This has always been an issue in the community.
For too long, a disproportionate number of gifted students have been white and wealthy; look in most schools, and the classrooms identified as gifted are generally filled with light-skinned children, even in schools that are majority minority.
New York City proposes to change this by heavily weighting a non-verbal test in their evaluation for gifted programs. The Naglieri NonVerbal Ability Test
"...relies on abstract spatial thinking and largely eliminates language, even from
the instructions, an approach that officials said better captures intelligence,
is more appropriate for the city's multilingual population and is less
vulnerable to test preparation."
I believe this is a solid step in the right direction, but all of this starts with teacher training. When I was teaching the gifted endorsement, 100% of teachers in my classes said that if they spent any time at all looking at gifted students, it was the equivalent of a couple hours, spread over their coursework. They were never told characteristics of gifted children, potential discipline issues when bored or myths of the gifted. There was no mention of twice-exceptional students, and no instruction regarding differentiation beyond mentioning briefly Bloom's Taxonomy.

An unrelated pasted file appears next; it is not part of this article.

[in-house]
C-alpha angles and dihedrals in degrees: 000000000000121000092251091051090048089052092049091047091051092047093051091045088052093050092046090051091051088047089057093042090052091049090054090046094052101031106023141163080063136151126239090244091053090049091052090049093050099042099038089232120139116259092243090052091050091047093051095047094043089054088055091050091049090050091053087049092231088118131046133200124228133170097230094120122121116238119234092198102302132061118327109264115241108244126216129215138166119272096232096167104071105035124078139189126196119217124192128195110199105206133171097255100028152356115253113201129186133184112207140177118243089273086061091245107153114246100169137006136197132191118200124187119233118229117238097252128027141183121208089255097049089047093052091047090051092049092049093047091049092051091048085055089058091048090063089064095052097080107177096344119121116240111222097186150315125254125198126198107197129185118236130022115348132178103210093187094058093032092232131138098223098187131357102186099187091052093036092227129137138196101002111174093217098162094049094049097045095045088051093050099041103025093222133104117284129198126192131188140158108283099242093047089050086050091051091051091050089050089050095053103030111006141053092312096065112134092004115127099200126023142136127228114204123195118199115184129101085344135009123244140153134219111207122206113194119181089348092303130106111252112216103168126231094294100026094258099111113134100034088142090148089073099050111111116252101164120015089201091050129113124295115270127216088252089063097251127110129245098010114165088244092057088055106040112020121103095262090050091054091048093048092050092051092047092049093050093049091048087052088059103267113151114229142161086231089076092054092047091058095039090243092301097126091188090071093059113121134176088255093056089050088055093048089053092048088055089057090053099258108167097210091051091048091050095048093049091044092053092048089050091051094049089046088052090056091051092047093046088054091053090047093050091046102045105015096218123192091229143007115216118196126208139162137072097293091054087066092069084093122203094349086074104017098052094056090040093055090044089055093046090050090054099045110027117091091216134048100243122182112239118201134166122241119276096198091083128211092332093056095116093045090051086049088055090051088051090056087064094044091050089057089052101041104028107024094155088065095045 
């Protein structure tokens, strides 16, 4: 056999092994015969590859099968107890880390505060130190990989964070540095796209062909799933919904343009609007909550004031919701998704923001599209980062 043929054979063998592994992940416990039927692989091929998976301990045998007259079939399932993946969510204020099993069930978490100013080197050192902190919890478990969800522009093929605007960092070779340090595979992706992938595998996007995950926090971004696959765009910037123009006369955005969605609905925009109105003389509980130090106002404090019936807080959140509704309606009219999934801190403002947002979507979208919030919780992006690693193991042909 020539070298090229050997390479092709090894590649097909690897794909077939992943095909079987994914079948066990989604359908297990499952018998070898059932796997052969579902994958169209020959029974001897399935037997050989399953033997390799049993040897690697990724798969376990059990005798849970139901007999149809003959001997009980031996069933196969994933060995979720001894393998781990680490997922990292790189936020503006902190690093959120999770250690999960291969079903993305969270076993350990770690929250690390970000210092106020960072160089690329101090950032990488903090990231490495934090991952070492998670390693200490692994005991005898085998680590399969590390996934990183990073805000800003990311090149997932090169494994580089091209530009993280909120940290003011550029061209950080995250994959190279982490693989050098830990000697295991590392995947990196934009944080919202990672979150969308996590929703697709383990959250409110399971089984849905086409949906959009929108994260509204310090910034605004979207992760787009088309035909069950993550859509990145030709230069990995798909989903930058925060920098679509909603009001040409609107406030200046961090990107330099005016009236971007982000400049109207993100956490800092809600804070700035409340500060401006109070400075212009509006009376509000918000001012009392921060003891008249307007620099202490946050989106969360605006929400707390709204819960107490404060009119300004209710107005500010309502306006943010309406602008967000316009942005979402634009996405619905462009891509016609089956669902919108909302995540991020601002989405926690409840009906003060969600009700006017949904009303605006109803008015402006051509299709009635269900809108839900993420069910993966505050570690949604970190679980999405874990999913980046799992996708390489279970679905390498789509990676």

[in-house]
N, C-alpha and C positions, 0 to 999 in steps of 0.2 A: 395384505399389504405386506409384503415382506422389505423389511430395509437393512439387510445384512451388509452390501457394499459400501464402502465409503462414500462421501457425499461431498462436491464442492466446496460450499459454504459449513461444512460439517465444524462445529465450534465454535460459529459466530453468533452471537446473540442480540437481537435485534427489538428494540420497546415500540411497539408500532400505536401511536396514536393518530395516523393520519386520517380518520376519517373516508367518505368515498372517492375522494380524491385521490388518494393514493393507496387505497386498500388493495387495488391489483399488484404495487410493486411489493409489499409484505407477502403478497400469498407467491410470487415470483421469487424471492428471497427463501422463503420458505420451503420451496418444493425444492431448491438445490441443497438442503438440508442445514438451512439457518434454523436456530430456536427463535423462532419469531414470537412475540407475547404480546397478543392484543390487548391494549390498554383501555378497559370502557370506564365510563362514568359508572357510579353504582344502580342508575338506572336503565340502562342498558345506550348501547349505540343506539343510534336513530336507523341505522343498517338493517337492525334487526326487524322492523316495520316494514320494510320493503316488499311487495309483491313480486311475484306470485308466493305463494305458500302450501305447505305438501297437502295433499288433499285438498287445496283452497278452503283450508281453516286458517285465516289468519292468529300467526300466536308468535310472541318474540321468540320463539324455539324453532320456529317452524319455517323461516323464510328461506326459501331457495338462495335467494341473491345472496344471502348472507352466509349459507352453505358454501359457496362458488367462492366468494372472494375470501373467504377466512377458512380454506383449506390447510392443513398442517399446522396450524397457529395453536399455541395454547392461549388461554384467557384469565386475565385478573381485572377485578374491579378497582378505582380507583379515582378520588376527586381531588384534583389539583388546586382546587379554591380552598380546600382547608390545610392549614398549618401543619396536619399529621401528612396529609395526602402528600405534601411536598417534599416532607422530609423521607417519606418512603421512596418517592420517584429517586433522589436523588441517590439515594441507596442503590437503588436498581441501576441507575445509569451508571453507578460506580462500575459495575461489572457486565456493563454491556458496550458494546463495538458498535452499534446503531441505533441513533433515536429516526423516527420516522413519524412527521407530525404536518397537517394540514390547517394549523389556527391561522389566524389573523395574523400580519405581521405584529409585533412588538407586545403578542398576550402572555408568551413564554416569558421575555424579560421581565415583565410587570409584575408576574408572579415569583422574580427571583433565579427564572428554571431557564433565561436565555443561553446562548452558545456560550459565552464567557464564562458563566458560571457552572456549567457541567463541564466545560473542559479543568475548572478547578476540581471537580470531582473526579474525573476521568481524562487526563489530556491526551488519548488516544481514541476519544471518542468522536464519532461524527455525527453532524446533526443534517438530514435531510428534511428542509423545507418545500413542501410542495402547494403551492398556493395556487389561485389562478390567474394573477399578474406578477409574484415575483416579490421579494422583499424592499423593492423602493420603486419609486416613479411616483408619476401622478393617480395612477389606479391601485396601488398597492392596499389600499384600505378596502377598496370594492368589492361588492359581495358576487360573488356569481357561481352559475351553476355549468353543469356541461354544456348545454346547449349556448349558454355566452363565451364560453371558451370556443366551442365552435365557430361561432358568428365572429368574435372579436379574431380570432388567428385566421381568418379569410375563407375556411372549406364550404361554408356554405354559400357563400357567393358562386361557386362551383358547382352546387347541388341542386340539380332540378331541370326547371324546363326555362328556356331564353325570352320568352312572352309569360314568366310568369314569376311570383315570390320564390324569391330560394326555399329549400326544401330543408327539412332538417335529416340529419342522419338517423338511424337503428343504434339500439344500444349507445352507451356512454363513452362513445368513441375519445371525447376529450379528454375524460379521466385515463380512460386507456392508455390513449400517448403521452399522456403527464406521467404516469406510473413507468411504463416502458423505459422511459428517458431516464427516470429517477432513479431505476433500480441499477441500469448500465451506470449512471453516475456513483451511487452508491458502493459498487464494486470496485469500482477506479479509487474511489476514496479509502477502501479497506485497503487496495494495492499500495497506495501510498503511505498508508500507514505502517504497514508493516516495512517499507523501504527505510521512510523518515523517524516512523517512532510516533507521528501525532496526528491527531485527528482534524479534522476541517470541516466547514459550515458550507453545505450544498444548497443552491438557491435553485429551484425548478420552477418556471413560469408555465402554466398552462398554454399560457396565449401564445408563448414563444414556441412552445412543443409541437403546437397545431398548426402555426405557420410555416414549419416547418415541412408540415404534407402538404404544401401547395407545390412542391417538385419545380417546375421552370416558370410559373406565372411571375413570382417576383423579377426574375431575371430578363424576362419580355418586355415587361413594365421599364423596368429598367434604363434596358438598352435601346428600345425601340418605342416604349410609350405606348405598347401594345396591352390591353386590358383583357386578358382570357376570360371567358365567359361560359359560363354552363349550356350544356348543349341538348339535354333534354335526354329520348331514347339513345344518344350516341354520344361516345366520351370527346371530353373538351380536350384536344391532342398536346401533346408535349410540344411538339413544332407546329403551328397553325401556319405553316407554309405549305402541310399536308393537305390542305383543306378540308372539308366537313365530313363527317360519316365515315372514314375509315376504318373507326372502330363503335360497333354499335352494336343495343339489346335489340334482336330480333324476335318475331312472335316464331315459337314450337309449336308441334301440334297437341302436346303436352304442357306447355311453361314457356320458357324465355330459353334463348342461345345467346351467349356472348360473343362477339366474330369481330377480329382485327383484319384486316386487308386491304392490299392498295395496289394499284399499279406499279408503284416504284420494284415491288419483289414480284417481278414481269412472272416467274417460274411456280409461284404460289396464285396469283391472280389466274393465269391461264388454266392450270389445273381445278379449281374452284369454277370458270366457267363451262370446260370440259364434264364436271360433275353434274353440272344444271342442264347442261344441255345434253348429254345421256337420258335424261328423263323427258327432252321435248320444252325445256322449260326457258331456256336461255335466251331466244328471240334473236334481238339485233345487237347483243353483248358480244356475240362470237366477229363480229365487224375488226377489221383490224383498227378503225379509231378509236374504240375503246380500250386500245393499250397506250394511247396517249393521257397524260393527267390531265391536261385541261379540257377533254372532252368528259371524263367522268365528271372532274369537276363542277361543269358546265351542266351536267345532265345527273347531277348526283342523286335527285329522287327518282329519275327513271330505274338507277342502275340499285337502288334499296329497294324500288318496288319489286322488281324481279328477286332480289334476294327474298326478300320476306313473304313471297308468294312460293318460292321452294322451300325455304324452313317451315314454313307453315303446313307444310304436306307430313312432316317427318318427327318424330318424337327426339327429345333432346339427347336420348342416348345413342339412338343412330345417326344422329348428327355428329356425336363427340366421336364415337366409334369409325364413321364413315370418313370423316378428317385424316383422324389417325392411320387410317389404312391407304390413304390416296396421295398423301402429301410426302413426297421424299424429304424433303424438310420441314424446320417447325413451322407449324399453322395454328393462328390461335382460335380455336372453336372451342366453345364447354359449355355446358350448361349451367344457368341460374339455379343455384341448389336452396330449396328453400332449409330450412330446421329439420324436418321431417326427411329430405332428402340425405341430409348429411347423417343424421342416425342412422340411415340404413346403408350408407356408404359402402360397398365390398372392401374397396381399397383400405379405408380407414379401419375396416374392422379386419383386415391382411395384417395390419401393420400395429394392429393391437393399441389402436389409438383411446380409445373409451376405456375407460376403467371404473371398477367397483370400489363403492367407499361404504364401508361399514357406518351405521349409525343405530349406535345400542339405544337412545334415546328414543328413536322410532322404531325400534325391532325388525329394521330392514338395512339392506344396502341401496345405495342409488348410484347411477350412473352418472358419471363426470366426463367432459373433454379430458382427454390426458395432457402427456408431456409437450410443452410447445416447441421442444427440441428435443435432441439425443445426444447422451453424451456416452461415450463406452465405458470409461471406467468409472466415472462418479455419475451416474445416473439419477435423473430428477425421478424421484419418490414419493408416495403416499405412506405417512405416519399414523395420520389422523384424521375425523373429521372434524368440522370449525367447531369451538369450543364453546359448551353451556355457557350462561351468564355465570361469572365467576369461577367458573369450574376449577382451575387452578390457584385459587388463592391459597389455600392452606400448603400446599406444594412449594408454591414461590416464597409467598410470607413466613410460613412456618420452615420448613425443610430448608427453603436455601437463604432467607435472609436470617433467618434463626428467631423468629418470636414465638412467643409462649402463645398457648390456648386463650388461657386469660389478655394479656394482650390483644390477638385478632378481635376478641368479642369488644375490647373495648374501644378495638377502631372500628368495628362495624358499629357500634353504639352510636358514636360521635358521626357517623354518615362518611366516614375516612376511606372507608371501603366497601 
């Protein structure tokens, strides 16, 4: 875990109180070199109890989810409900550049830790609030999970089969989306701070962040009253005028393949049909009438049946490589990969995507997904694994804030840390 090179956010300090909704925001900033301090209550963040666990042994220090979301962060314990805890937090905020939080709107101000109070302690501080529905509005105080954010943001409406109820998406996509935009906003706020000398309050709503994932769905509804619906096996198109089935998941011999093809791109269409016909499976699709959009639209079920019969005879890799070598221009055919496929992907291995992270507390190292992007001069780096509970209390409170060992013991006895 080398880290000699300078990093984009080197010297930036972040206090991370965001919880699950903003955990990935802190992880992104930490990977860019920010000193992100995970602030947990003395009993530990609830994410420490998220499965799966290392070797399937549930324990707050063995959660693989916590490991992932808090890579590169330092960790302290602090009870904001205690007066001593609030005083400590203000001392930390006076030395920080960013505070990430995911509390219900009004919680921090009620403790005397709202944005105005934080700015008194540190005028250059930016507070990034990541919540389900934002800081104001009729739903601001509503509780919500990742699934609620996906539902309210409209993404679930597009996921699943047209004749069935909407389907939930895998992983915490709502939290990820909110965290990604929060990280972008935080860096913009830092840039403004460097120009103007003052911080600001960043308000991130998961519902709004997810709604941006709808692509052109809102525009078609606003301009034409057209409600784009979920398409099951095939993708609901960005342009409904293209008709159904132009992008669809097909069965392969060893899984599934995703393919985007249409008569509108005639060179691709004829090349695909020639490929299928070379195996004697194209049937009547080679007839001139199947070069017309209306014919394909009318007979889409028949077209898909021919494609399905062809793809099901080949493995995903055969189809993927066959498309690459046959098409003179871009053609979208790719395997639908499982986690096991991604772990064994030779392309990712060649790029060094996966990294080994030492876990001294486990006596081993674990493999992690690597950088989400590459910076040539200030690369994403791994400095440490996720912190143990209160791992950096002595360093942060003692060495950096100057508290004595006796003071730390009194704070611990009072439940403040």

Many times the identification process starts with teachers recommending students; how many teachers would recognize gifted potential in a student who is failing their class or is disruptive? How many teachers would see that low-SES student in tutoring afterschool and think to have them evaluated? Or the student who is brilliant in the art room?
The focus on non-verbal ID is great, but we need more education for our teachers on how to spot kids who show signs of giftedness (not just hard work; highly motivated does not mean gifted!!), and we need to encourage parents to speak up for their children.
Beyond that, we need to incorporate gifted teaching techniques into regular classrooms. Baby steps, though.